The election highlights the reactionary character of the Turkish bourgeoisie, which throughout its history has never been able to establish truly democratic conditions. It spent the post-World War II period in the shadow of US imperialism and NATO, repeatedly turning to military dictatorships and fascist violence to suppress the working class. The Kemalist CHP and the arch-nationalists of the MHP became identified with these policies.

The AKP was an opponent of the military and an advocate of democratic reform only as long as its own rise was threatened by enemies within the state apparatus. Having consolidated its power, it developed the same dictatorial tendencies as its Kemalist and nationalist predecessors.

As for the HDP, it does not speak for the Kurdish masses, but for the Kurdish bourgeoisie and privileged layers of the middle class. The fact that the democratic rights of the Kurds are suppressed and the HDP is persecuted by the state does not make this party of the Kurdish bourgeoisie progressive. On the contrary, like the various wings of the Turkish bourgeoisie, the HDP vies for the support of the United States and other imperialist powers, offering them its services.

It is significant that while the HDP calls for peace in Syria, it does not call for the withdrawal of all imperialist forces from the region, the closure of US military and CIA bases, and the withdrawal of Turkey from NATO. The regional autonomy or independent state it seeks does not equate to better social conditions and more democratic rights for the Kurdish masses, but greater privileges for the Kurdish elites.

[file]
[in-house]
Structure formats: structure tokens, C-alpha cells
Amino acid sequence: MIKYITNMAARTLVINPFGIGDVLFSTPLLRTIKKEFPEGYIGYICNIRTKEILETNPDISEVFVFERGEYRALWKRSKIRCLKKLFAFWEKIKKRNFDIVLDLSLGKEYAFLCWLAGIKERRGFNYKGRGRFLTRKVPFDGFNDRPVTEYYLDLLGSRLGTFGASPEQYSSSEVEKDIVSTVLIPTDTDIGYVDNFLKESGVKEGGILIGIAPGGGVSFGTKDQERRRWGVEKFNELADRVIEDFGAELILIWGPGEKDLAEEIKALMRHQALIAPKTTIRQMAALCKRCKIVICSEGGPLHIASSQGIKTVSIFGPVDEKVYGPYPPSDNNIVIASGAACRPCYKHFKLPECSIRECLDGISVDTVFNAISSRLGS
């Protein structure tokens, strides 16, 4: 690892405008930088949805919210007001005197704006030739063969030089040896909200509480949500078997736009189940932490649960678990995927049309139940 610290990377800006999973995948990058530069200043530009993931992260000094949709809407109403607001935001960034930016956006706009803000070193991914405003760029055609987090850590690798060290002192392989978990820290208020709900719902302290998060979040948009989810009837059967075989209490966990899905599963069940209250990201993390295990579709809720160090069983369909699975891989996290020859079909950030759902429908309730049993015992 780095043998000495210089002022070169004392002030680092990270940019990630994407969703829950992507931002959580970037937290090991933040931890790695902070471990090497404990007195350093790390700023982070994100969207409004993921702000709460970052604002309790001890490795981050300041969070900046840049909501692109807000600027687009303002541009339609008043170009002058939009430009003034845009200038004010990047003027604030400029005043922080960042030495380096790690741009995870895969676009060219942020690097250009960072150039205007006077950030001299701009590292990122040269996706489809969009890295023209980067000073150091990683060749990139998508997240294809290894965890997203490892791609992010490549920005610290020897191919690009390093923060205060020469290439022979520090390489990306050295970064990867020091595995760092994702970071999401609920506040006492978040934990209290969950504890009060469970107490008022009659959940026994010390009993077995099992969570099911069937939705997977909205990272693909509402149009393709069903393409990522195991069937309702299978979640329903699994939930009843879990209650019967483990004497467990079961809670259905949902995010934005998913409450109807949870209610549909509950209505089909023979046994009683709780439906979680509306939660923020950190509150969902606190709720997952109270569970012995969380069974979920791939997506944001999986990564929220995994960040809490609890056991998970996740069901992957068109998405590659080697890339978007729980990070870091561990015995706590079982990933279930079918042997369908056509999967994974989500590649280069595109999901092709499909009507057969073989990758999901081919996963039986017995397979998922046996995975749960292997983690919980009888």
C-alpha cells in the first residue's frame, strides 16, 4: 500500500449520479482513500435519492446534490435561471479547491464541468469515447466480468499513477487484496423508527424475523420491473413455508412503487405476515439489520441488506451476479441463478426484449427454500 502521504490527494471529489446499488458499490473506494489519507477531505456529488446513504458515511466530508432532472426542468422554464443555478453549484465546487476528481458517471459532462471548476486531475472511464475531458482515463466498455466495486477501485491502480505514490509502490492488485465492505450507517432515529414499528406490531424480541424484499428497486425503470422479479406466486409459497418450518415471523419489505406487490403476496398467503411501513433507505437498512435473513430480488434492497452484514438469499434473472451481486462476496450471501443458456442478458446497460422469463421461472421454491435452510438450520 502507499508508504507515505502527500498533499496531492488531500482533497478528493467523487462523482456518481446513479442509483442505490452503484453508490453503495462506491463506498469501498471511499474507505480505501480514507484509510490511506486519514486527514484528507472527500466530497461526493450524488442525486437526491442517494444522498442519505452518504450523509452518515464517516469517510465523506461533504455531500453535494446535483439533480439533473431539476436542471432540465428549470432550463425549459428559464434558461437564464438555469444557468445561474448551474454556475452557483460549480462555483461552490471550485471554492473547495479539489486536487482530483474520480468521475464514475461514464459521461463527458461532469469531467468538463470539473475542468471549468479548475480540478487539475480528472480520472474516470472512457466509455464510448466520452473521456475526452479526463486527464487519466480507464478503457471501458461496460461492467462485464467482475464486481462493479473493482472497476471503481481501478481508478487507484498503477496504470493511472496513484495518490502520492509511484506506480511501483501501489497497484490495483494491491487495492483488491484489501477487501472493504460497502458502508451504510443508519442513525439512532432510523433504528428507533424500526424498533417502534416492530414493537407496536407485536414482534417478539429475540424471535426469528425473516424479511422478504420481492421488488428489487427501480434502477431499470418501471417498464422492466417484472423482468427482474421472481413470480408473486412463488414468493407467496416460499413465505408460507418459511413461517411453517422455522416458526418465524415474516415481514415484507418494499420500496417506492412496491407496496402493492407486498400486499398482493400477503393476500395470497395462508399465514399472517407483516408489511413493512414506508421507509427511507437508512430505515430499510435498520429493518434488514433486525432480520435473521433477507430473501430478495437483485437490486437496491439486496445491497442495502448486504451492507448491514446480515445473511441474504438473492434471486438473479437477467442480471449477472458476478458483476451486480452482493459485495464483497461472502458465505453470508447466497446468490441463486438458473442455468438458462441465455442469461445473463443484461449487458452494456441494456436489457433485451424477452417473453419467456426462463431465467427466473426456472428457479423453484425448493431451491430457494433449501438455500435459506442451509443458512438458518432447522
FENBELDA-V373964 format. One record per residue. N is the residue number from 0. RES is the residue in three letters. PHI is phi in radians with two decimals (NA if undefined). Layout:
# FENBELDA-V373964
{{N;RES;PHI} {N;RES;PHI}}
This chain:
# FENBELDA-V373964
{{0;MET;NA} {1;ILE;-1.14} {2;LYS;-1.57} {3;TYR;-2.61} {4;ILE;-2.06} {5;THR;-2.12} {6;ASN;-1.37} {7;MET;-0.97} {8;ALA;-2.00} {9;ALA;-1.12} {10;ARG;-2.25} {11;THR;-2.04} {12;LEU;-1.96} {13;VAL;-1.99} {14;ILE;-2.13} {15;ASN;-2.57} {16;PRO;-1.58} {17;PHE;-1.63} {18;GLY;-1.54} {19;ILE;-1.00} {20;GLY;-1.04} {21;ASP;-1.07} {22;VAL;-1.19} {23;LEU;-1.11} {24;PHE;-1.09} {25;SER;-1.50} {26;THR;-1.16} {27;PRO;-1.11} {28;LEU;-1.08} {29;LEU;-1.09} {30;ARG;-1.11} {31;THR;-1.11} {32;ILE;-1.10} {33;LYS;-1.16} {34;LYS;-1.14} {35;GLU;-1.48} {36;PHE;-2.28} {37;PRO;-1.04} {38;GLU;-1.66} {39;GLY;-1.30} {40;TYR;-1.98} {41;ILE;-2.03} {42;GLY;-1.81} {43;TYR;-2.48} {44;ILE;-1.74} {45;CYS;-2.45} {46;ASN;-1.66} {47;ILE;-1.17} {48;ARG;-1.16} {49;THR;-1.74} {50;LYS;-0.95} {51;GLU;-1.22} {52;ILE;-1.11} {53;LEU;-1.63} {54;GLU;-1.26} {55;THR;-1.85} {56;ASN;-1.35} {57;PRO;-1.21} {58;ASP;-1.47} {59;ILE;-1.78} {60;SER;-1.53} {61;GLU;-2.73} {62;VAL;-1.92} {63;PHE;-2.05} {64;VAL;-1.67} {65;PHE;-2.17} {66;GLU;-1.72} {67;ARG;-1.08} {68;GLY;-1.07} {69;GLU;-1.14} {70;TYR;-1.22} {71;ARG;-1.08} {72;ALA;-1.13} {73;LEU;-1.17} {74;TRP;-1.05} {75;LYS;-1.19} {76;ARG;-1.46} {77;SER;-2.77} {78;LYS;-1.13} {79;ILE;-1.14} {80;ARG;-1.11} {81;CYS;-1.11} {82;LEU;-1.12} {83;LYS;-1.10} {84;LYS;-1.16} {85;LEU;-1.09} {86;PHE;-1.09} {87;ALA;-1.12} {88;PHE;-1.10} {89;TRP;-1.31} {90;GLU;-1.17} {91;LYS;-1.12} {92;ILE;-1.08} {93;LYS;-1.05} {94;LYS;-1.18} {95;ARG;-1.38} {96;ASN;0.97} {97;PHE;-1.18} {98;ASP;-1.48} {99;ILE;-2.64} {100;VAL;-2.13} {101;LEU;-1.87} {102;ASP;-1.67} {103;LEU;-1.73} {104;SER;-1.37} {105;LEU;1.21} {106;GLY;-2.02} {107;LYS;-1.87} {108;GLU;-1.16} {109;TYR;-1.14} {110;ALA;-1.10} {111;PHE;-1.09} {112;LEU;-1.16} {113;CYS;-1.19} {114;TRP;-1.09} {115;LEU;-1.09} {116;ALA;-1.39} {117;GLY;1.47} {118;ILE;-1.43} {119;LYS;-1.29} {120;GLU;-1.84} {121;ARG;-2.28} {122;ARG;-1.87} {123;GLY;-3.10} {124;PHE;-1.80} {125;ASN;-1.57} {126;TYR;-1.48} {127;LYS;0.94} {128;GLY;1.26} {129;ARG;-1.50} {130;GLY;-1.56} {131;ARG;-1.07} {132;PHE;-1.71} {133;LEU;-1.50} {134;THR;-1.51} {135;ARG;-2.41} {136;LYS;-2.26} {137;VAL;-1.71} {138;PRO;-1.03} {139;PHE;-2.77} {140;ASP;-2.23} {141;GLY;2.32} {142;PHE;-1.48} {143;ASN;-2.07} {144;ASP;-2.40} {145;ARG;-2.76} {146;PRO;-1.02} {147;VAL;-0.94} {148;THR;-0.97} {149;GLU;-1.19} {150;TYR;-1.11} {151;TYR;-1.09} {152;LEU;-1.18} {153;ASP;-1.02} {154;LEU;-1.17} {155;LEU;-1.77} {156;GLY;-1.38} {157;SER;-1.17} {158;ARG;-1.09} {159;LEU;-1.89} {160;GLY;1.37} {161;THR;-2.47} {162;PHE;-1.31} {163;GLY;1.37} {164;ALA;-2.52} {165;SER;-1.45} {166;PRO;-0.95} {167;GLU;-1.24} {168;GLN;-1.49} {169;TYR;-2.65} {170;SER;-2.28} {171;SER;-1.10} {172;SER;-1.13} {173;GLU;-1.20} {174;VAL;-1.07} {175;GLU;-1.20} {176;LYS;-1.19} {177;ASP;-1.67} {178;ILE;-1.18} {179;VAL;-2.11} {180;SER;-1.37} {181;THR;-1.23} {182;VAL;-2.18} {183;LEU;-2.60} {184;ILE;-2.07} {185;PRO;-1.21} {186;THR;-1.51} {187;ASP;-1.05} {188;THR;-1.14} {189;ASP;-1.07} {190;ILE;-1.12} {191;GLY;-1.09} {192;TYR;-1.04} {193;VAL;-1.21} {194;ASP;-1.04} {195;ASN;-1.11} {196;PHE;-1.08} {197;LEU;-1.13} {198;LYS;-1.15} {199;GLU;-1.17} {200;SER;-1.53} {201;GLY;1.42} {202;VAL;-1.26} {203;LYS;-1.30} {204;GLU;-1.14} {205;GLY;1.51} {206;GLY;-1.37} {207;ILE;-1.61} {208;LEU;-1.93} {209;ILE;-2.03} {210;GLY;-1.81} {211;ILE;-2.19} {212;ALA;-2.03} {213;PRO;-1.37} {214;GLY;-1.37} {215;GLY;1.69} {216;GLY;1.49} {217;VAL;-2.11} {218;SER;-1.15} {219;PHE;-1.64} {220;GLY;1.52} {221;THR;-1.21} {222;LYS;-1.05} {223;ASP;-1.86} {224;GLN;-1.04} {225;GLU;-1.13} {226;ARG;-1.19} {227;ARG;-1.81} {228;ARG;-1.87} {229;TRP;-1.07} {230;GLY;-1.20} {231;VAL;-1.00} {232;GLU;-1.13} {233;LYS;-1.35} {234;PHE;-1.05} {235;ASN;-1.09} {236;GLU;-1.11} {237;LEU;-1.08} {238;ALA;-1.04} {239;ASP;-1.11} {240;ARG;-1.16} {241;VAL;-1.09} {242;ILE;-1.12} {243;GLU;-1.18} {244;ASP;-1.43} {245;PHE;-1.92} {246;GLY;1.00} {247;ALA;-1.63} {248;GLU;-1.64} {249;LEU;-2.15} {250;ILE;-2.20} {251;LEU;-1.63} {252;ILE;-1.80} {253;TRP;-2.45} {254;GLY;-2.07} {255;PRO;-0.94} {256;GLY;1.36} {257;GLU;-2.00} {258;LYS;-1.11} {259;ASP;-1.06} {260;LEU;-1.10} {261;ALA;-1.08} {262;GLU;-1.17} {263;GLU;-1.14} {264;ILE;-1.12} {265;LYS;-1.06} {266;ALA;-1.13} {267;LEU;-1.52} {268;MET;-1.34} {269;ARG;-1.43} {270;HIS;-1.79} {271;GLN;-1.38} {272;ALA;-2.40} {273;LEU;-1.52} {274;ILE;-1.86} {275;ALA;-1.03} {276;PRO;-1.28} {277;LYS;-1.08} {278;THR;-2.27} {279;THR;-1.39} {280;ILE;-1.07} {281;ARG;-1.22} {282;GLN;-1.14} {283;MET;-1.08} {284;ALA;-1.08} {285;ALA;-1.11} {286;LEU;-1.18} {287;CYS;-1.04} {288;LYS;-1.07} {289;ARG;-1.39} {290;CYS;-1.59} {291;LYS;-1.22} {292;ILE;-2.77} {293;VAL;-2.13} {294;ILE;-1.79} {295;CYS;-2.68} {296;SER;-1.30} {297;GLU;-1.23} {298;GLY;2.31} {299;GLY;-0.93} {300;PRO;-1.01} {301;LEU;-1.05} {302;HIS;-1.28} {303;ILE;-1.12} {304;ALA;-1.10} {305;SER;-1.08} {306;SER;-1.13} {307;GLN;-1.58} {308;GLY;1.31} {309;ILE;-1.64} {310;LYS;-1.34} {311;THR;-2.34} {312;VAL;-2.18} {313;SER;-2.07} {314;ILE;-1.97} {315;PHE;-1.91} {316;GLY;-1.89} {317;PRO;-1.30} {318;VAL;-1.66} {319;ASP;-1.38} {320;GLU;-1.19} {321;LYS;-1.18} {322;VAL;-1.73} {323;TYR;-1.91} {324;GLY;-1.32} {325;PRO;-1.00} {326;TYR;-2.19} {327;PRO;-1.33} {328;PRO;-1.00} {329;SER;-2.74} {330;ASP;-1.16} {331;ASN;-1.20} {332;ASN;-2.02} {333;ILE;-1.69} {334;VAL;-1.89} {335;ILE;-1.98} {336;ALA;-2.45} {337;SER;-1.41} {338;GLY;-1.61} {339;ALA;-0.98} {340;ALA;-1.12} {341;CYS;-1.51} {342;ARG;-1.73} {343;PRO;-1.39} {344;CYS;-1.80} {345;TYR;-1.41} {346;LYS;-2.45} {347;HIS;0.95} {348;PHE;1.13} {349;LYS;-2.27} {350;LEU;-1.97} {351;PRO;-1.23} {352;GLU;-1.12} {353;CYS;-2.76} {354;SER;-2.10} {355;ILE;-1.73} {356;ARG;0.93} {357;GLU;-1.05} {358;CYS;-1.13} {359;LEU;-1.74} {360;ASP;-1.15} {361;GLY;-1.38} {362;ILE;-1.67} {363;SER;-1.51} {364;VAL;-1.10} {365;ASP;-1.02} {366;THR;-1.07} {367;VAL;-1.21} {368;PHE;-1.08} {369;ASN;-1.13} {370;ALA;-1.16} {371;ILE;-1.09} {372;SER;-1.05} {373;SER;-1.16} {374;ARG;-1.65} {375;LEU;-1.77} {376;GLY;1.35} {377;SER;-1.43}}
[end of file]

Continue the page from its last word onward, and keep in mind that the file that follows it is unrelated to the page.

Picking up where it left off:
What is true for the HDP also applies to the PKK, which differs from the HDP only in its tactic of armed struggle. This tactic is reactionary. The guerrilla war drives a wedge between Kurdish and Turkish workers and is grist for the mill of right-wing Turkish nationalists. Its aim is to exert pressure on the Turkish state, with which PKK leader Abdullah Öcalan is ready to make a deal at any time if the Kurdish elites can receive greater political power and a share in the spoils from the exploitation of the Kurdish working class.

The Syrian branch of the PKK, the People’s Protection Units (YPG), is now working closely with the US military, which arms and trains it and provides it with logistical support.

Only an independent political movement of the working class can prevent a further slide toward civil war. To this end, workers must free themselves from the paralysing influence of the bourgeois parties and the various pseudo-left groups and intervene with their own program. The struggle against war and the struggle against capitalism are inseparable.

The imperialist powers and the regional elites fight for a re-division of the Middle East and its economic resources. They want to replace the disintegrating borders and state structures that were forced on large parts of the collapsing Ottoman Empire by British and French imperialism 100 years ago with new borders and neo-colonial oppression.

Before this agenda can be carried out, however, the working class will have an opportunity to intervene in struggle and present its alternative to Turkey’s bourgeois parties. Its answer must be the struggle against imperialism and the unification of the working class across all state, ethnic and religious divisions under the banner of a Socialist Federal Republic of the Middle East.

The most urgent task is the establishment of independent, revolutionary workers’ parties, sections of the International Committee of the Fourth International, in Turkey and the other countries in the region.